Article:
From: Edward H. Trager (email@example.com)
Date: Wed May 04 2005 - 10:39:27 CDT
In as much as Adobe does not currently support Indic script layout properly,
you might want to investigate whether or not one of the following Open Source products
can meet your needs:
Inkscape is an open source drawing tool with capabilities similar to Illustrator,
Freehand, and CorelDraw. It uses the W3C standard Scalable Vector Graphics (SVG)
format, so illustrations done in Inkscape should be exportable to these other
Inkscape use the Pango layout engine which supports the layout of Indic and
Indic-derived scripts. The following chart shows which complex text layout
scripts were supported in Pango 1.8 as of December, 2004:
A bug I filed with the Inkscape developers in December regarding
positioning of over-the-consonant and under-the-consonant
vowels and tone marks for Thai (which would most likely also affect other Indic
scripts like Devanagari and Bengali) was reported as fixed and closed on March 10, 2005.
I have not yet personally had a chance to verify the reported fix.
Inkscape is available for Linux and Windows. I believe some people are working
on a port for Mac OS X.
Scribus in an open source desktop publishing tool (DTP) which now also has commercial support
available (from one company in Massachusetts, USA, and one other in Luxembourg so I guess USA and
Europe are covered).
Indic support is apparently quite new, there might be some bugs:
I am not seeing any Windows binaries, so probably one has to have a Linux box. In any case, the
Indic support is I believe only currently available from development version 1.3.1 on, which almost
certainly is only available in a Linux format.
- Ed Trager
Kellogg Eye Center
Univ. of Michigan
Ann Arbor, USA
On Wednesday 2005.05.04 09:42:54 +0600, Mustafa Jabbar wrote:
> Dear Eric,
> Thank you very much for your reply. I also understand that your software
> runs on MacOS and Linux too and you use your proprietory way of displaying
> Unicode Characters. But you also use APIs from Windows and it might be
> easier to use Uniscribe for Wiondows.
> In my opinion Adobe can get an extra advantage ( I know they are already
> ahead of everybody in creativity) by supprting Unicode as all Adobe software
> are creativity products. Typography is a big issue in this creativity works.
> As Unicode gives the best typography for Indic languages, people will be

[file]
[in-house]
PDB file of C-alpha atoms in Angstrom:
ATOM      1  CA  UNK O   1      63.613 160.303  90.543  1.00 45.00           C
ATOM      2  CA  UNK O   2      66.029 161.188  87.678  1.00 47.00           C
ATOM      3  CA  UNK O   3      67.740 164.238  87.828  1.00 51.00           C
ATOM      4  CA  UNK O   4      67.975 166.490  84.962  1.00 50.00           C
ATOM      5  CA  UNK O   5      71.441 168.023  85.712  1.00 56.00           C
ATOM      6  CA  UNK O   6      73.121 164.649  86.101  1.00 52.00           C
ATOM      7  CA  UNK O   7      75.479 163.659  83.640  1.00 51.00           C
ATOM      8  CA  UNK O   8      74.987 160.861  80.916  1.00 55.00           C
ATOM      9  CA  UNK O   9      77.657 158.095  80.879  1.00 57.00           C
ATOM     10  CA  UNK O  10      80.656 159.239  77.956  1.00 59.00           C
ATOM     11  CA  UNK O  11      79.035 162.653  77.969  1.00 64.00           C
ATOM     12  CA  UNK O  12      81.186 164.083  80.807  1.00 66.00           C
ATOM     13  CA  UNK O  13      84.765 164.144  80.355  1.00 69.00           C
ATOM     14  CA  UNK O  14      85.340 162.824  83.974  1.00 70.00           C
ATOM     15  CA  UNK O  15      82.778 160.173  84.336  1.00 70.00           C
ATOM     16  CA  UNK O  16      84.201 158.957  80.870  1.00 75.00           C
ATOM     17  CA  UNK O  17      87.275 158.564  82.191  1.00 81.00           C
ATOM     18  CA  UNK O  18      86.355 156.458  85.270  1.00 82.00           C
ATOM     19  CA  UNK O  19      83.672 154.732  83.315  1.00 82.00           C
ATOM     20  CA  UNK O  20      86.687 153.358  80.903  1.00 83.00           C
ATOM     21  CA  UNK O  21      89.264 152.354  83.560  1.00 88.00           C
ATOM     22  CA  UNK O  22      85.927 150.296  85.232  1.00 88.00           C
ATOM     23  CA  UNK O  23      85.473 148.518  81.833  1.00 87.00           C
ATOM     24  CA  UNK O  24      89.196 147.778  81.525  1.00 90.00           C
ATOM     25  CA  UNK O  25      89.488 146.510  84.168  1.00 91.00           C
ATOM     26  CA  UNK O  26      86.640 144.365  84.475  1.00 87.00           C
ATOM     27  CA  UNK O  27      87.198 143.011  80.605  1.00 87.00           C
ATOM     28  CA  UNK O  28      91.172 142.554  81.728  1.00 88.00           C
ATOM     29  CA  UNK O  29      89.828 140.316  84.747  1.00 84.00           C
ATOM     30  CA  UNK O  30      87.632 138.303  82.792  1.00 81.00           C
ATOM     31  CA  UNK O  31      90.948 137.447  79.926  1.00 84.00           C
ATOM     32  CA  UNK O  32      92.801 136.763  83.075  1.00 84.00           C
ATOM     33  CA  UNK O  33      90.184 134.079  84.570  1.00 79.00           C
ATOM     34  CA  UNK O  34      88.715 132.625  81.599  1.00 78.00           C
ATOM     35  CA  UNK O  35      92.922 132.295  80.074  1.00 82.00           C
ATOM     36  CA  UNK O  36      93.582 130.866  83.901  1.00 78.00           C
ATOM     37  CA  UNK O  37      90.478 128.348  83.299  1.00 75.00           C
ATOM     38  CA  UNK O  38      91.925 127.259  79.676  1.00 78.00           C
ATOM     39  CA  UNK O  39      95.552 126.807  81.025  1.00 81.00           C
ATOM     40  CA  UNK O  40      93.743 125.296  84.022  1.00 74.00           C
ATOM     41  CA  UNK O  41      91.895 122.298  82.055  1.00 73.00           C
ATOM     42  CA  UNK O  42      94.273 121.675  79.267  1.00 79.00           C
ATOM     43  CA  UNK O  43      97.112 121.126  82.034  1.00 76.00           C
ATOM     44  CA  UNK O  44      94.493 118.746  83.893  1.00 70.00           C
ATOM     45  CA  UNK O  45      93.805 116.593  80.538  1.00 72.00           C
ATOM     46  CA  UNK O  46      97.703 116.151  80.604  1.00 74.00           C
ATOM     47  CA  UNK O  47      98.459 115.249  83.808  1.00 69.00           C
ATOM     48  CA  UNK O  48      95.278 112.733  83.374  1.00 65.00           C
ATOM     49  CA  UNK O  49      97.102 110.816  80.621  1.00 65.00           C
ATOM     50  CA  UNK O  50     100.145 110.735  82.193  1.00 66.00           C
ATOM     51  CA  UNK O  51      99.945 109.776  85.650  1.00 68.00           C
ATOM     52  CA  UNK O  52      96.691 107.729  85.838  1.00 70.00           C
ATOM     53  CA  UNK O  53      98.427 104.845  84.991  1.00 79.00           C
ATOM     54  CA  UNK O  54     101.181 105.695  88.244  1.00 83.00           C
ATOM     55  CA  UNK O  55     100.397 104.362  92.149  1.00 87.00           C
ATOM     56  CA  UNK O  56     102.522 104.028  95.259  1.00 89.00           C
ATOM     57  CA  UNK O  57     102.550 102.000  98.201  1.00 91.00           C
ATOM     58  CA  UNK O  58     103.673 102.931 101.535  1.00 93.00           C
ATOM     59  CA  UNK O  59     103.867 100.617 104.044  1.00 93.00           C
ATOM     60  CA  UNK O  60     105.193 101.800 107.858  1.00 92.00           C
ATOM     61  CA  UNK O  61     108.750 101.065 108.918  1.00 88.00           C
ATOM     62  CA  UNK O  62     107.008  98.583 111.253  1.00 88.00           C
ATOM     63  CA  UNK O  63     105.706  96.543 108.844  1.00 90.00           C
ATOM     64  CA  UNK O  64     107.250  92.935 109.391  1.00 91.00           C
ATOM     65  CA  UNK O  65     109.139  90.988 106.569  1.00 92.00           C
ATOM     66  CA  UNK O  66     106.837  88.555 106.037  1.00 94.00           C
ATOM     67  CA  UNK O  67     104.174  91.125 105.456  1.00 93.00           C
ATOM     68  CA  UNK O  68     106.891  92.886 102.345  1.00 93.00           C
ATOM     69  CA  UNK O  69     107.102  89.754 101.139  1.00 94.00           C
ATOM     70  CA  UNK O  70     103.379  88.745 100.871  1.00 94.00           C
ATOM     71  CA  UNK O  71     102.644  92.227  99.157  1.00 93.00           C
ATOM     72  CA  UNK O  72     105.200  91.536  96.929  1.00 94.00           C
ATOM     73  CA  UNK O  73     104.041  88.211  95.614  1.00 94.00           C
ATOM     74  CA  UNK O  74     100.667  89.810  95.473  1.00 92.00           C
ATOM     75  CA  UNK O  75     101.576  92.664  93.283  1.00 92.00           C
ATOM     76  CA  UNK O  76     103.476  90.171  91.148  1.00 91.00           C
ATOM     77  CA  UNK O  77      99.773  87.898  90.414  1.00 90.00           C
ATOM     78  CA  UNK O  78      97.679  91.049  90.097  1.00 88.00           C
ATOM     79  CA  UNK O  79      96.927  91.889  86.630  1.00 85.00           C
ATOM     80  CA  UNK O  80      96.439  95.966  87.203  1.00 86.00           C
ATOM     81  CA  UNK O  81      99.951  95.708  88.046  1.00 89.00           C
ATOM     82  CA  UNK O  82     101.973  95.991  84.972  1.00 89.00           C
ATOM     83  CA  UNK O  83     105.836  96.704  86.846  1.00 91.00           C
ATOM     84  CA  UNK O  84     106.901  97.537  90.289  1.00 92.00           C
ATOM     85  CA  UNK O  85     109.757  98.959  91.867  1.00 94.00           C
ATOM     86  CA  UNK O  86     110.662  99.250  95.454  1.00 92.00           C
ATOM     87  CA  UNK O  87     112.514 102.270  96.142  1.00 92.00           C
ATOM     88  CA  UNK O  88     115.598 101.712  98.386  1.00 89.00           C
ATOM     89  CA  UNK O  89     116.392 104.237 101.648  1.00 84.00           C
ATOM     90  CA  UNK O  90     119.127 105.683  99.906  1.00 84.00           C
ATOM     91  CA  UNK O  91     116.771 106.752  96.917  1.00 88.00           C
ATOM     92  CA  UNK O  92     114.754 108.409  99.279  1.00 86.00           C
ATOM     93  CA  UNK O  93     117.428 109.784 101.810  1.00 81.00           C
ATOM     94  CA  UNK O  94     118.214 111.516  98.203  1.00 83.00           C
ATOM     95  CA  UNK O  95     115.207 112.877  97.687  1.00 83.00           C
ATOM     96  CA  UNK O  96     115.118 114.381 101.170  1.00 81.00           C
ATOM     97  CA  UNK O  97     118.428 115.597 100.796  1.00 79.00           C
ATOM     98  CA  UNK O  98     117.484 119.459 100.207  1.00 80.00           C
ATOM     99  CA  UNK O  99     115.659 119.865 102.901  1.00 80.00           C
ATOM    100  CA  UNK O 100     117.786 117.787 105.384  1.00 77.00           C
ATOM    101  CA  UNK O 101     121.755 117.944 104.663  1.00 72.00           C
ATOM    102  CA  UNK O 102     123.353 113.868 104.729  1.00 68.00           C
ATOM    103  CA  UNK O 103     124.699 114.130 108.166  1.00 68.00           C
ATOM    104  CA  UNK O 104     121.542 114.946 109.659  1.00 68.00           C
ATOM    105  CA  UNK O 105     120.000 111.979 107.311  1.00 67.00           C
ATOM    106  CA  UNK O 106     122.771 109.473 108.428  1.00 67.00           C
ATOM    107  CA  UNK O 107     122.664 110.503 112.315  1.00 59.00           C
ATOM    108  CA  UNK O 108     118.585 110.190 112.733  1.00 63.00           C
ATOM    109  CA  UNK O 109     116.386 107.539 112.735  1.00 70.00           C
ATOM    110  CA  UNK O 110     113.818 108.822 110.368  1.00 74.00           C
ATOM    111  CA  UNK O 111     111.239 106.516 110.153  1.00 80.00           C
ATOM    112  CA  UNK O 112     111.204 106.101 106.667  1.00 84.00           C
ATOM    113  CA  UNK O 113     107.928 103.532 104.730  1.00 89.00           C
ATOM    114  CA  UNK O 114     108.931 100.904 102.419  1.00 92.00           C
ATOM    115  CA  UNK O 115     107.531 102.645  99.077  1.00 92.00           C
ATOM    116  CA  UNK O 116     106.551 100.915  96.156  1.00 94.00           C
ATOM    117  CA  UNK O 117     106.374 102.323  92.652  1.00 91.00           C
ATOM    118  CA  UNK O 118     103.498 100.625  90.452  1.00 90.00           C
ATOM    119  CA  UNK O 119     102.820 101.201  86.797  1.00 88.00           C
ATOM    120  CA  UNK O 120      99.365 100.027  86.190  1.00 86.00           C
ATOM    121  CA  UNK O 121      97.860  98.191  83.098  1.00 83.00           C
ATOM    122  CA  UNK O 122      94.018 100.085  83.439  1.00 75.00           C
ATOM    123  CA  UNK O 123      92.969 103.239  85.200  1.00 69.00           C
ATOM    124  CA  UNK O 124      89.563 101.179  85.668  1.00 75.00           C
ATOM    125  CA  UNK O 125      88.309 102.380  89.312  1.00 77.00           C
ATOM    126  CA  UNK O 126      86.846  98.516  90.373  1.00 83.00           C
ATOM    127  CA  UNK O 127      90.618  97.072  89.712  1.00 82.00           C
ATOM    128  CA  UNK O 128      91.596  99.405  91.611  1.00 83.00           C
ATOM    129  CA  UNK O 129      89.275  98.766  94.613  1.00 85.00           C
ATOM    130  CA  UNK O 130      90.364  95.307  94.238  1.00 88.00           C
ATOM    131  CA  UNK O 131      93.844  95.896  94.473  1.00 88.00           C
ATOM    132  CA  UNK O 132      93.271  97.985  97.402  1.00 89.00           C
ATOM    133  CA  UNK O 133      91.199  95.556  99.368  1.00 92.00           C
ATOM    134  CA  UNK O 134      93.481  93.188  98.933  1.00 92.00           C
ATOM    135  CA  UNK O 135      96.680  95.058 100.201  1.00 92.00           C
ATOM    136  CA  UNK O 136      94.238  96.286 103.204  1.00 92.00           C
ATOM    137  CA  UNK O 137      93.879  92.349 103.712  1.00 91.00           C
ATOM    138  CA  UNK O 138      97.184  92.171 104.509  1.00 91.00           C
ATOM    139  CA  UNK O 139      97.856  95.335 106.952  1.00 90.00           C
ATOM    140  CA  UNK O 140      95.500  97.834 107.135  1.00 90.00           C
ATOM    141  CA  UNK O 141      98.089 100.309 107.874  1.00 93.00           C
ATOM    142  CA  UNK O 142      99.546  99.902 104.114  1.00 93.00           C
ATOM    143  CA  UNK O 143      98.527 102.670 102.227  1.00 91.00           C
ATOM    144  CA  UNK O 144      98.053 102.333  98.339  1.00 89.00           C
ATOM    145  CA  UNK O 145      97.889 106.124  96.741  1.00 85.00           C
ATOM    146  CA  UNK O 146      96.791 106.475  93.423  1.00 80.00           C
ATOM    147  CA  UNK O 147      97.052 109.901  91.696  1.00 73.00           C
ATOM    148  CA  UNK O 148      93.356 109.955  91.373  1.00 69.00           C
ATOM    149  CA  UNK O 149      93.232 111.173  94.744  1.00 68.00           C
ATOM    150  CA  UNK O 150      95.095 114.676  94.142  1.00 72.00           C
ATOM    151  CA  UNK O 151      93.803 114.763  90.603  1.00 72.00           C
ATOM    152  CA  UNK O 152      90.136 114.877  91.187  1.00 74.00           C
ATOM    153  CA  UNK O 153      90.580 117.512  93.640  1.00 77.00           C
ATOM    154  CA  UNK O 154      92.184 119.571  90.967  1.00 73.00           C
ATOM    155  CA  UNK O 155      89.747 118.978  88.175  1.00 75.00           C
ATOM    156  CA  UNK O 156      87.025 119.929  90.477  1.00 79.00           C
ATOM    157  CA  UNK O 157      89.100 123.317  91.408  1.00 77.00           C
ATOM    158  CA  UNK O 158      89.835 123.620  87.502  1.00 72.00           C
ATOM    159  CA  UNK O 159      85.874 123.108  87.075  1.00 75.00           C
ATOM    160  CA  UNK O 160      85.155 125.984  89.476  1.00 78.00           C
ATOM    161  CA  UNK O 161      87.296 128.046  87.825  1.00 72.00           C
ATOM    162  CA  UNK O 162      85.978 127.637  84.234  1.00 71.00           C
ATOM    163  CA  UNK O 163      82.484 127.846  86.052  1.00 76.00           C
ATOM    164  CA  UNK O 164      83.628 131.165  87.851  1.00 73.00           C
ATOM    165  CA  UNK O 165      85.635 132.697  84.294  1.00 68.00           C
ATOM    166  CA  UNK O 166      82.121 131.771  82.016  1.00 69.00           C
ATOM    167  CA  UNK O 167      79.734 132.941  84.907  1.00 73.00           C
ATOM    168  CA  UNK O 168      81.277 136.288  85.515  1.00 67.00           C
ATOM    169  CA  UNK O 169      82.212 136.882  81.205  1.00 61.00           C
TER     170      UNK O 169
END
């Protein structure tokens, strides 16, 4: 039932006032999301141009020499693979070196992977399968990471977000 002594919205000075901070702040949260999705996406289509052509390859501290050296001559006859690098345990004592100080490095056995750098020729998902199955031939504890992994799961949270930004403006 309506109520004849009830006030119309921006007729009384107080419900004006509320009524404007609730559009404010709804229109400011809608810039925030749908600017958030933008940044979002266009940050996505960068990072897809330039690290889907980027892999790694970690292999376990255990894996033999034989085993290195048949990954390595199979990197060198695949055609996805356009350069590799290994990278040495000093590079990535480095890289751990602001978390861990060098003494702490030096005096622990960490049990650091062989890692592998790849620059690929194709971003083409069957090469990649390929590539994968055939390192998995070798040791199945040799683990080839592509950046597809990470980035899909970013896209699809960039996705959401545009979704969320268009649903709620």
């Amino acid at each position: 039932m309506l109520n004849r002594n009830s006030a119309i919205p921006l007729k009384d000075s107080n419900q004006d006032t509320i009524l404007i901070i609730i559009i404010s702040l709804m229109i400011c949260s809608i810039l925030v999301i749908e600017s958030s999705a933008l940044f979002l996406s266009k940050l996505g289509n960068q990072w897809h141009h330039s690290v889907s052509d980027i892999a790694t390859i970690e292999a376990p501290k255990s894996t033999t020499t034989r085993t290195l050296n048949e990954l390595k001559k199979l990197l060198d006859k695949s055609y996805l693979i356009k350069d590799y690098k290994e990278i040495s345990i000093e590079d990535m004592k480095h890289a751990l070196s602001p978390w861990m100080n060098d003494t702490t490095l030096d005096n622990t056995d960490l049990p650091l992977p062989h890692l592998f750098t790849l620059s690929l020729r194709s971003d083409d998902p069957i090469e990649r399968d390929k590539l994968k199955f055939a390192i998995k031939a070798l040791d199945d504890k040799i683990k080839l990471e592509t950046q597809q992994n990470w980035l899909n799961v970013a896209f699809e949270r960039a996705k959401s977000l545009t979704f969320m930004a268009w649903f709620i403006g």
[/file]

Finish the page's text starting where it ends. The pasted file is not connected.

> definitely be going one step ahead with Adobe products with Unicode support
> for Indic languages.
> I shall request through you to the policy makers of Adobe to consider the
> issue seriously.
> As a Adobe product user and Indic Language solution provider I wish we can
> do better with Unicode with Indic Languages support.
> Thanks and regards
> Mustafa Jabbar
> -----Original Message-----
> From: firstname.lastname@example.org [mailto:email@example.com] On
> Behalf Of Eric Muller
> Sent: Tuesday, May 03, 2005 10:39 PM
> To: 'Unicode List'
> Subject: Re: Unicode Support in Adobe CS2
> Mustafa Jabbar wrote:
> >Dear Eric,
> >As I understand Windows XP SP has a .dll which is responsible for display
> >Unicode Glyphs and Codes.
> As Chris mentionned, we use our own software for that (consider that our
> applications also run on MacOS, as well as a number of Unix platforms
> for some of them).
> > But we have found that Adobe applications only
> >displays ?,if the code is beyond 256, the glyphas are not displayed.
> This is not my experience with InDesign, Illustrator, PhotoShop, Acrobat
> (to name only those I use). May be you are using an old application such
> as PageMaker?
> >Indic languages have almost 50% of the world's polpulation.
> >Can Adobe ignore it?
> Because of our policy about product announcements, I cannot tell you
> whether future versions of specific products will support Indic scripts.
> I surely hope we will do so, but I am just a lowly engineer with little
> influence on our product decisions.
> PS: your clock is fast by about a month.
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